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Sensors and Sensing Systems

(The University of Chicago - Alvin Wei-Cheng Wong)


- Overview

Today's industrial landscape is characterized by unprecedented volatility, uncertainty, complexity and ambiguity. Therefore, operational efficiency along with lower costs and greater safety of assets and personnel is becoming more and more important. Against this backdrop, sensing technology and its advancements play a key role in keeping industrial operations competitive and efficient.

Sensing technology and its various applications continue to evolve as technology and business needs advance. Sensors can be used to detect a variety of real-world properties - from distance to heat to pressure. 

Products today use sensors to sense everything around them, and they are extremely accurate, consume less power, and are cheap to install and maintain. Sensors have proven to be an essential component in creating new value for their processes and their respective businesses.

Some examples of sensing technology include: smart speaker, smart building, wearables, sensor solutions, smartCard Payment, biometric payment, wearable Payment, electrolysis. 


- General Principles of Sensors

The range of sensors is very wide and there are many types, but fundamentally speaking, a sensor is a device that detects the characteristic quantity of the measurement object and converts the characteristic quantity into a readable signal and displays it on the instrument. Sensing technology, simply put, is a technology that uses sensors to detect physical, chemical or biological qualities to obtain information and convert it into readable signals.

There are a variety of sensors available to meet almost any industrial need. For demanding, mission-critical industrial applications, sensors can help improve processes and provide unparalleled asset protection.

These sensors provide instant monitoring, including detection and reporting, as needed for the process. The data monitored and collected by the sensor is sent for control and analysis, and any anomalies in a specific property are reported by sending an electrical signal through the sensor. In this way, sensors can improve process efficiency and product quality while ensuring processes comply with best practices.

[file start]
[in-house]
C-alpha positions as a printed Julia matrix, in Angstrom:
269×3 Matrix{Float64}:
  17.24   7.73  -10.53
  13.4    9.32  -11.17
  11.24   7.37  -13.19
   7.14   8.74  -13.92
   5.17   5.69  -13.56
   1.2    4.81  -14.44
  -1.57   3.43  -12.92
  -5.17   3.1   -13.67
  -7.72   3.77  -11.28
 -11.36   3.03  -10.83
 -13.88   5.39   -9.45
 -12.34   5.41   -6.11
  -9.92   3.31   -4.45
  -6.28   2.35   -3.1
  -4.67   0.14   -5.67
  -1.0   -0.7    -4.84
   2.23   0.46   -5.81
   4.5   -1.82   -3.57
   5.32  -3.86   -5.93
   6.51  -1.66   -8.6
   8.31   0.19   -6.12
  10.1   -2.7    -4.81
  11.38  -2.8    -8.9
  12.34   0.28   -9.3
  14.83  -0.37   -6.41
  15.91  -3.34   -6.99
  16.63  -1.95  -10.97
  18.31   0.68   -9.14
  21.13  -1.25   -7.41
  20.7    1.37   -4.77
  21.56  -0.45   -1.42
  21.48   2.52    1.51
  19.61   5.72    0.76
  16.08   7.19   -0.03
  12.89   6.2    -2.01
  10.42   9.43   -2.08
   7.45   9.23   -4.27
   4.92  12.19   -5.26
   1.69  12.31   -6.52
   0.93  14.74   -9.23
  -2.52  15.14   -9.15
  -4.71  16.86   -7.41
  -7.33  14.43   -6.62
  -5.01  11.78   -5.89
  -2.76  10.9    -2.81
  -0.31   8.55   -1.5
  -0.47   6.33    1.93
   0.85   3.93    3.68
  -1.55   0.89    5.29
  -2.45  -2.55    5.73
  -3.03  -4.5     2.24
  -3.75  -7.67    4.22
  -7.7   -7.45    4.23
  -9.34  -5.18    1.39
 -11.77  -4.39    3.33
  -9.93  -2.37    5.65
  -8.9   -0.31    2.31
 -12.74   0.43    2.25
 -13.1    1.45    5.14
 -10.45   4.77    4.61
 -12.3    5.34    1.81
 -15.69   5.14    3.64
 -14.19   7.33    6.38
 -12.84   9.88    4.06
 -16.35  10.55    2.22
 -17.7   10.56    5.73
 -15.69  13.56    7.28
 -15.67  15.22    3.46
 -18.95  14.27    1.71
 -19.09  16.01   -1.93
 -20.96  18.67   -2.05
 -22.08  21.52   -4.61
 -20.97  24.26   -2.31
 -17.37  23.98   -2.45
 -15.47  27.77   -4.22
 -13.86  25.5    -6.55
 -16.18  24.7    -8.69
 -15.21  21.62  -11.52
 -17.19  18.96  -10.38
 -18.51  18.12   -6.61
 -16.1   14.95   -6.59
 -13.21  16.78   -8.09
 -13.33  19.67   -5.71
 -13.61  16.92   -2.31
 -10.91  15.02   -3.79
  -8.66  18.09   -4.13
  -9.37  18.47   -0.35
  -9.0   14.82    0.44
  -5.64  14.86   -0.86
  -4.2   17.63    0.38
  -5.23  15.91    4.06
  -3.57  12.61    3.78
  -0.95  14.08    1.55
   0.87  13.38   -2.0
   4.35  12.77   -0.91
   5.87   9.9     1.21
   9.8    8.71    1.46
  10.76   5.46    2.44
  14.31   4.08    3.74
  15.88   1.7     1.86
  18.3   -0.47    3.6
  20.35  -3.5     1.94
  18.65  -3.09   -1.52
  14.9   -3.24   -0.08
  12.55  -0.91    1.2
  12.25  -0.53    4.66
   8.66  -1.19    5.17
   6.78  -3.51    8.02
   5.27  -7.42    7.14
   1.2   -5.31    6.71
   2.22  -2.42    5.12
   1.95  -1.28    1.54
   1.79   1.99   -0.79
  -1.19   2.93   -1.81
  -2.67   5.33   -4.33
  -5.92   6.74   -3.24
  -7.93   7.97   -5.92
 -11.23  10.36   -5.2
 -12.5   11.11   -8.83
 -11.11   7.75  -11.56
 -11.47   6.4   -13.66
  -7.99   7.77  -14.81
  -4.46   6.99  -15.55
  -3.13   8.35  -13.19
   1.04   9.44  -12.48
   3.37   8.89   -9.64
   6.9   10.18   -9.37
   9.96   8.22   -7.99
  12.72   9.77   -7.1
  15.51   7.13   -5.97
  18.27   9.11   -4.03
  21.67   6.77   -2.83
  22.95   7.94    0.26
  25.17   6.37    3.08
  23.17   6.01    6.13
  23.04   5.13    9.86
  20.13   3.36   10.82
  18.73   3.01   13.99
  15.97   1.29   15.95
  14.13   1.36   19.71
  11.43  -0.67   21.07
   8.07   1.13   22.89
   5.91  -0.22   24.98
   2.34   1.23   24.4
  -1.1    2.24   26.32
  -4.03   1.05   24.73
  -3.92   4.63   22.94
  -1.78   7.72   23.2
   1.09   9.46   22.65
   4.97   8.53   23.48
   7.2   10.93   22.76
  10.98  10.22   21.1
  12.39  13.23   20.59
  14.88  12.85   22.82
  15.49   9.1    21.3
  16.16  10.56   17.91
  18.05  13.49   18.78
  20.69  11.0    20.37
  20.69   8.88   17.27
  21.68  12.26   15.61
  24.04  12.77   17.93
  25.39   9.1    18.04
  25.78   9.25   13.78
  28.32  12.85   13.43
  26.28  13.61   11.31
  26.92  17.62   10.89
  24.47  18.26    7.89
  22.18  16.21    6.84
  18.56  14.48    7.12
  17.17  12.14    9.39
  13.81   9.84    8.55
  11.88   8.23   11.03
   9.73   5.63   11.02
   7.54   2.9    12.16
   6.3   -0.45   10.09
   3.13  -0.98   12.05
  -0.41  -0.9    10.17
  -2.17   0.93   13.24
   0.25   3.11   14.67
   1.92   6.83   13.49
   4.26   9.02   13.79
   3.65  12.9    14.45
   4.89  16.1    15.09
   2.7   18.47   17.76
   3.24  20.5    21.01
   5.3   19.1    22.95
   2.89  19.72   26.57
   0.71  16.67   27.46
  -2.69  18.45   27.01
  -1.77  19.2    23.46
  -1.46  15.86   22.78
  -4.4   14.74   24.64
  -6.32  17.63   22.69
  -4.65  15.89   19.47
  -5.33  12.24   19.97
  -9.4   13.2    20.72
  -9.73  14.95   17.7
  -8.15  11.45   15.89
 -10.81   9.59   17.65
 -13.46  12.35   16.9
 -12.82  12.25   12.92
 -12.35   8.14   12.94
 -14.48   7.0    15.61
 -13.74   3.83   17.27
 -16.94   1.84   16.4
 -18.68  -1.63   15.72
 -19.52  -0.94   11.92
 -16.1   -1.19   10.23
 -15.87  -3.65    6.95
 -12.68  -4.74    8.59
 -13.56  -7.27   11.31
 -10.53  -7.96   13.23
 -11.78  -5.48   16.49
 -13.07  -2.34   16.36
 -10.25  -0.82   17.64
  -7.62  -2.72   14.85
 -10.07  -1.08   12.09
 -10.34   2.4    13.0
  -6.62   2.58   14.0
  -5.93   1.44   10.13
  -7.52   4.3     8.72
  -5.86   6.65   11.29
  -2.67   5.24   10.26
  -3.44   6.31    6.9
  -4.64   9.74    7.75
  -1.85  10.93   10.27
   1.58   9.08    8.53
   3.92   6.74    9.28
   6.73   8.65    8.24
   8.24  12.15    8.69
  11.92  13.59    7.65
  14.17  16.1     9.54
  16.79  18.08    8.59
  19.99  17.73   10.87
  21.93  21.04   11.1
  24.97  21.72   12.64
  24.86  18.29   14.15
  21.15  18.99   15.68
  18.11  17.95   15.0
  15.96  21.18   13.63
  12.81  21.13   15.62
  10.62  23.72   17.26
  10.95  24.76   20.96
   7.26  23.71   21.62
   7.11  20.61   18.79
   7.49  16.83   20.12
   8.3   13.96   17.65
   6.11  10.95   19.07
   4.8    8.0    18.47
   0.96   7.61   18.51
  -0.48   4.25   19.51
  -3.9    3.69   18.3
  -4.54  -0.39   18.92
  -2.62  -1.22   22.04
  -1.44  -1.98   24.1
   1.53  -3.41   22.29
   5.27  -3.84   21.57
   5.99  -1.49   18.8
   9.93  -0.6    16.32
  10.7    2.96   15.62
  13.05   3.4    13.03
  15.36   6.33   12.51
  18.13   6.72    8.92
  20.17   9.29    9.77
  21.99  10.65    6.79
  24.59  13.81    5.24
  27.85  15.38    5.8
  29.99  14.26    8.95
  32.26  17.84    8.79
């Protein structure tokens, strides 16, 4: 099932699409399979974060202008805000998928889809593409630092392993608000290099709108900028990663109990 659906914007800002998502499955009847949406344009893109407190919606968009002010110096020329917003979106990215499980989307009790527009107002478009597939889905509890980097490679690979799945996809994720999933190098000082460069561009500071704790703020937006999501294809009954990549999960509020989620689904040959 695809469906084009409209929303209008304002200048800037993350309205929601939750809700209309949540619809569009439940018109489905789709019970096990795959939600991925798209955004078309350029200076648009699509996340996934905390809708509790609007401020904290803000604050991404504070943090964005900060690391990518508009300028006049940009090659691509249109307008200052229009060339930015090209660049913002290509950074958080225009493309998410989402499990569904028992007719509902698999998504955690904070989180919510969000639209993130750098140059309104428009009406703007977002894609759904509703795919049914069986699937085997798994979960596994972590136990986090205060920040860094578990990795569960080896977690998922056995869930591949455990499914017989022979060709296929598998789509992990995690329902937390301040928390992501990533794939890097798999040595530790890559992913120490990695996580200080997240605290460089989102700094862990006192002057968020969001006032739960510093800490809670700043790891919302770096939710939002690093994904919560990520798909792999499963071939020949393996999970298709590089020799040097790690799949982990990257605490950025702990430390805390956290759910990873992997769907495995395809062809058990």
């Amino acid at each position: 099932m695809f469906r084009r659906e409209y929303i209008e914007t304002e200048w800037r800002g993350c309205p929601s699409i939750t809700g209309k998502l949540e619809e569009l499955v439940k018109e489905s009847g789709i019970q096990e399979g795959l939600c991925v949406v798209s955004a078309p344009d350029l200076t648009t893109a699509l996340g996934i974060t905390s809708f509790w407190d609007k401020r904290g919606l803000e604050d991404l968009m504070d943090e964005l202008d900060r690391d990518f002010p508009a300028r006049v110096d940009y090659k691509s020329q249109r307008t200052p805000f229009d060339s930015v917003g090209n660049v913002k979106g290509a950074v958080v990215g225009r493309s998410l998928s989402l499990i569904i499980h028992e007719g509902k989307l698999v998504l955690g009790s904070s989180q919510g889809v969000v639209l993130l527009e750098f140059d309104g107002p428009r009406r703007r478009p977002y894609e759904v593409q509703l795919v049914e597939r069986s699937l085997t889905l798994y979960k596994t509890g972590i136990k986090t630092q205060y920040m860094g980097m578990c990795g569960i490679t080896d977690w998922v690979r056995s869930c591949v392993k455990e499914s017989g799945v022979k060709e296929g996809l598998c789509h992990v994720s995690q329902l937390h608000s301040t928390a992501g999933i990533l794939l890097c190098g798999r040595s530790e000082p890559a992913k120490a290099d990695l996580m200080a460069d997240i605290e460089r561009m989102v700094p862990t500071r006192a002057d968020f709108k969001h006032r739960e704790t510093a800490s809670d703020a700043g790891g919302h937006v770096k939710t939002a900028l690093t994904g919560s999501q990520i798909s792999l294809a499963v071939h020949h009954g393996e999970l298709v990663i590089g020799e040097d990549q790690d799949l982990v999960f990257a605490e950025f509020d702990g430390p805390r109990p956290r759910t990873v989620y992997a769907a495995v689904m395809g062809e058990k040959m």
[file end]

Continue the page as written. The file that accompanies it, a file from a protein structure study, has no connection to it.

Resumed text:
The Chiba Urban Monorail_042623A
[The Chiba Urban Monorail, Chiba, Japan - Civil Engineering Discoveries]

- Emerging Types of Sensors and Actuators, and Emerging Applications

Here are some emerging types of sensors and actuators, and their emerging applications:
  • Emerging types of sensors: touch, pressure, thermal, radiation, humidity, chemical, high- performance image and IR, air and pollution, magnetic, water, radar, high performance inertial, high performance microphones, microphone arrays.
  • Emerging types of actuators: high performance micro speakers, optical zoom, micro shutters, energy harvesters.
  • Emerging applications: digital health, body area networks, medical diagnostics and screening, genomics, safety and security, environmental, virtual reality, indoor navigation, quantified self, usage paid insurance.


Here are some emerging sensor technologies: 

  • IoT-enabled sensors: These sensors allow everyday objects to connect to the internet and send and receive data in real time.
  • Smart sensors: These sensors can have a significant impact on many applications, including food safety, environmental monitoring, and medical diagnostics.